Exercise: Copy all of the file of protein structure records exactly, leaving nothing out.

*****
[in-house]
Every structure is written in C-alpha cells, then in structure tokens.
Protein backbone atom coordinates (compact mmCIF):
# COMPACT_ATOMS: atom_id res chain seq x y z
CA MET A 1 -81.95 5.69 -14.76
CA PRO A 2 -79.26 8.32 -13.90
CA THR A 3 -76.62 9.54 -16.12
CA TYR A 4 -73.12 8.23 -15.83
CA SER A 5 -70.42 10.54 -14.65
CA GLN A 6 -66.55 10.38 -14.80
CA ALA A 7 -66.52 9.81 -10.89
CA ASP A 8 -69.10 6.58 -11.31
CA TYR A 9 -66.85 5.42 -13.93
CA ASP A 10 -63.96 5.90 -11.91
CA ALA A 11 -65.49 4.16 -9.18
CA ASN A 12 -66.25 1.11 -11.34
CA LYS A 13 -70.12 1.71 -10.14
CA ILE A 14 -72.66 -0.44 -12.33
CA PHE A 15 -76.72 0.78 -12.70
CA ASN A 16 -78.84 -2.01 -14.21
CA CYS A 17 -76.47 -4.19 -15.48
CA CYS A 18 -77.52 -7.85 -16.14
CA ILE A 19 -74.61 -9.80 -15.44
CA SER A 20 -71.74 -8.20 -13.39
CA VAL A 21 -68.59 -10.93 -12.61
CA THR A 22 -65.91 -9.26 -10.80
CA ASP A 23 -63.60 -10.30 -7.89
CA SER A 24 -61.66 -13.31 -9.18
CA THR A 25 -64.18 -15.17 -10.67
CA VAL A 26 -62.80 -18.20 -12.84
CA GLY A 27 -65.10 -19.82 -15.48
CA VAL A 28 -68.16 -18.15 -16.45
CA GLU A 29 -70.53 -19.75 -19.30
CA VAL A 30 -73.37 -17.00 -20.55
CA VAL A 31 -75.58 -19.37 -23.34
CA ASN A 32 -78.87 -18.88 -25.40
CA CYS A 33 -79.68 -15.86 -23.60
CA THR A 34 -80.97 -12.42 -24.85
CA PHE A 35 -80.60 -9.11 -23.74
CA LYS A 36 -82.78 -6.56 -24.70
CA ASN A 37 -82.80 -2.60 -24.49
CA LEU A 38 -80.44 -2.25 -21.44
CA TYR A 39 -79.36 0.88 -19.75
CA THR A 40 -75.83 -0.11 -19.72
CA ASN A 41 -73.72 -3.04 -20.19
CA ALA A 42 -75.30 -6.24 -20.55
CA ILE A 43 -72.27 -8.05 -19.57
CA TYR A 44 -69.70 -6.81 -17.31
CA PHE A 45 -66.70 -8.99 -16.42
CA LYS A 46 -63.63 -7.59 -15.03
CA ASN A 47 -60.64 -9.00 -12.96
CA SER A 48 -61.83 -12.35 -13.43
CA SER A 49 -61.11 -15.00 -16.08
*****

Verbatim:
[in-house]
Every structure is written in C-alpha cells, then in structure tokens.
Protein backbone atom coordinates (compact mmCIF):
# COMPACT_ATOMS: atom_id res chain seq x y z
CA MET A 1 -81.95 5.69 -14.76
CA PRO A 2 -79.26 8.32 -13.90
CA THR A 3 -76.62 9.54 -16.12
CA TYR A 4 -73.12 8.23 -15.83
CA SER A 5 -70.42 10.54 -14.65
CA GLN A 6 -66.55 10.38 -14.80
CA ALA A 7 -66.52 9.81 -10.89
CA ASP A 8 -69.10 6.58 -11.31
CA TYR A 9 -66.85 5.42 -13.93
CA ASP A 10 -63.96 5.90 -11.91
CA ALA A 11 -65.49 4.16 -9.18
CA ASN A 12 -66.25 1.11 -11.34
CA LYS A 13 -70.12 1.71 -10.14
CA ILE A 14 -72.66 -0.44 -12.33
CA PHE A 15 -76.72 0.78 -12.70
CA ASN A 16 -78.84 -2.01 -14.21
CA CYS A 17 -76.47 -4.19 -15.48
CA CYS A 18 -77.52 -7.85 -16.14
CA ILE A 19 -74.61 -9.80 -15.44
CA SER A 20 -71.74 -8.20 -13.39
CA VAL A 21 -68.59 -10.93 -12.61
CA THR A 22 -65.91 -9.26 -10.80
CA ASP A 23 -63.60 -10.30 -7.89
CA SER A 24 -61.66 -13.31 -9.18
CA THR A 25 -64.18 -15.17 -10.67
CA VAL A 26 -62.80 -18.20 -12.84
CA GLY A 27 -65.10 -19.82 -15.48
CA VAL A 28 -68.16 -18.15 -16.45
CA GLU A 29 -70.53 -19.75 -19.30
CA VAL A 30 -73.37 -17.00 -20.55
CA VAL A 31 -75.58 -19.37 -23.34
CA ASN A 32 -78.87 -18.88 -25.40
CA CYS A 33 -79.68 -15.86 -23.60
CA THR A 34 -80.97 -12.42 -24.85
CA PHE A 35 -80.60 -9.11 -23.74
CA LYS A 36 -82.78 -6.56 -24.70
CA ASN A 37 -82.80 -2.60 -24.49
CA LEU A 38 -80.44 -2.25 -21.44
CA TYR A 39 -79.36 0.88 -19.75
CA THR A 40 -75.83 -0.11 -19.72
CA ASN A 41 -73.72 -3.04 -20.19
CA ALA A 42 -75.30 -6.24 -20.55
CA ILE A 43 -72.27 -8.05 -19.57
CA TYR A 44 -69.70 -6.81 -17.31
CA PHE A 45 -66.70 -8.99 -16.42
CA LYS A 46 -63.63 -7.59 -15.03
CA ASN A 47 -60.64 -9.00 -12.96
CA SER A 48 -61.83 -12.35 -13.43
CA SER A 49 -61.11 -15.00 -16.08